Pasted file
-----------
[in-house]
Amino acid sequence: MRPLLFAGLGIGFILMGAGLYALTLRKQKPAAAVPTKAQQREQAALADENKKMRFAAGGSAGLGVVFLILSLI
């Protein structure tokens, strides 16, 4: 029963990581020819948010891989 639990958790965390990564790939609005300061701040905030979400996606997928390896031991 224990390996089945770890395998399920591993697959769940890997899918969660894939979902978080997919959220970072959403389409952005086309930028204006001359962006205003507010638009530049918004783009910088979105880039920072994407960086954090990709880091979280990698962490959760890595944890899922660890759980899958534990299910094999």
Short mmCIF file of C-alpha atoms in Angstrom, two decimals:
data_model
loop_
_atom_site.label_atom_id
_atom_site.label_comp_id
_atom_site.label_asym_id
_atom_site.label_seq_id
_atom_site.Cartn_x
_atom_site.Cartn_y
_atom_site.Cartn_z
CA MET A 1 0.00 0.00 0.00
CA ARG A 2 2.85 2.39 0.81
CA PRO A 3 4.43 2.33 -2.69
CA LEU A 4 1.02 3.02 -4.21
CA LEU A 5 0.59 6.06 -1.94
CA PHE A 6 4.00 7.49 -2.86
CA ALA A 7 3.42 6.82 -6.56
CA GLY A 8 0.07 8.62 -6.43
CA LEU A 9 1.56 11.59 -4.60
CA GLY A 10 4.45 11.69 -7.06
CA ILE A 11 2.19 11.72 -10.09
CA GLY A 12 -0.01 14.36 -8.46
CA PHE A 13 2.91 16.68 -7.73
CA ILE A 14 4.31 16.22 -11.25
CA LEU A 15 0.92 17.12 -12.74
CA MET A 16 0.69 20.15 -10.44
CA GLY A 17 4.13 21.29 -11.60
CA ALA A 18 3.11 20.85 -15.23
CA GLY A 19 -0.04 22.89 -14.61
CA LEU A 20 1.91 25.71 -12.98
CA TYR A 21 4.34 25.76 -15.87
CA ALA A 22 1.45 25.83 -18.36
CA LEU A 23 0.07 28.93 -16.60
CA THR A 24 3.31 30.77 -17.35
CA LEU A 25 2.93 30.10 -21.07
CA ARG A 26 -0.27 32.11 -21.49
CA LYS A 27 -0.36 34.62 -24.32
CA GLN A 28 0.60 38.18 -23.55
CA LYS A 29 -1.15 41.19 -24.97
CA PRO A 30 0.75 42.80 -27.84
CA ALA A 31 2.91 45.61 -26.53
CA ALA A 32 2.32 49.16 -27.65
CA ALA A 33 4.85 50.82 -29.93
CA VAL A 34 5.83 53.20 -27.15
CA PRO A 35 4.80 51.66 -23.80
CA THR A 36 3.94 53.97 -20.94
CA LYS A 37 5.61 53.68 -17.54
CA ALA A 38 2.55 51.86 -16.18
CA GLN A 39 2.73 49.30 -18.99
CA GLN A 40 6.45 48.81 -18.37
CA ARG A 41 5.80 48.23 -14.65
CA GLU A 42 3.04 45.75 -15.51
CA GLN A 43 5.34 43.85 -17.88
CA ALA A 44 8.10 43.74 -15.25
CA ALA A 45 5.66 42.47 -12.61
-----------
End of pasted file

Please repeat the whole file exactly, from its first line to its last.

[in-house]
Amino acid sequence: MRPLLFAGLGIGFILMGAGLYALTLRKQKPAAAVPTKAQQREQAALADENKKMRFAAGGSAGLGVVFLILSLI
């Protein structure tokens, strides 16, 4: 029963990581020819948010891989 639990958790965390990564790939609005300061701040905030979400996606997928390896031991 224990390996089945770890395998399920591993697959769940890997899918969660894939979902978080997919959220970072959403389409952005086309930028204006001359962006205003507010638009530049918004783009910088979105880039920072994407960086954090990709880091979280990698962490959760890595944890899922660890759980899958534990299910094999």
Short mmCIF file of C-alpha atoms in Angstrom, two decimals:
data_model
loop_
_atom_site.label_atom_id
_atom_site.label_comp_id
_atom_site.label_asym_id
_atom_site.label_seq_id
_atom_site.Cartn_x
_atom_site.Cartn_y
_atom_site.Cartn_z
CA MET A 1 0.00 0.00 0.00
CA ARG A 2 2.85 2.39 0.81
CA PRO A 3 4.43 2.33 -2.69
CA LEU A 4 1.02 3.02 -4.21
CA LEU A 5 0.59 6.06 -1.94
CA PHE A 6 4.00 7.49 -2.86
CA ALA A 7 3.42 6.82 -6.56
CA GLY A 8 0.07 8.62 -6.43
CA LEU A 9 1.56 11.59 -4.60
CA GLY A 10 4.45 11.69 -7.06
CA ILE A 11 2.19 11.72 -10.09
CA GLY A 12 -0.01 14.36 -8.46
CA PHE A 13 2.91 16.68 -7.73
CA ILE A 14 4.31 16.22 -11.25
CA LEU A 15 0.92 17.12 -12.74
CA MET A 16 0.69 20.15 -10.44
CA GLY A 17 4.13 21.29 -11.60
CA ALA A 18 3.11 20.85 -15.23
CA GLY A 19 -0.04 22.89 -14.61
CA LEU A 20 1.91 25.71 -12.98
CA TYR A 21 4.34 25.76 -15.87
CA ALA A 22 1.45 25.83 -18.36
CA LEU A 23 0.07 28.93 -16.60
CA THR A 24 3.31 30.77 -17.35
CA LEU A 25 2.93 30.10 -21.07
CA ARG A 26 -0.27 32.11 -21.49
CA LYS A 27 -0.36 34.62 -24.32
CA GLN A 28 0.60 38.18 -23.55
CA LYS A 29 -1.15 41.19 -24.97
CA PRO A 30 0.75 42.80 -27.84
CA ALA A 31 2.91 45.61 -26.53
CA ALA A 32 2.32 49.16 -27.65
CA ALA A 33 4.85 50.82 -29.93
CA VAL A 34 5.83 53.20 -27.15
CA PRO A 35 4.80 51.66 -23.80
CA THR A 36 3.94 53.97 -20.94
CA LYS A 37 5.61 53.68 -17.54
CA ALA A 38 2.55 51.86 -16.18
CA GLN A 39 2.73 49.30 -18.99
CA GLN A 40 6.45 48.81 -18.37
CA ARG A 41 5.80 48.23 -14.65
CA GLU A 42 3.04 45.75 -15.51
CA GLN A 43 5.34 43.85 -17.88
CA ALA A 44 8.10 43.74 -15.25
CA ALA A 45 5.66 42.47 -12.61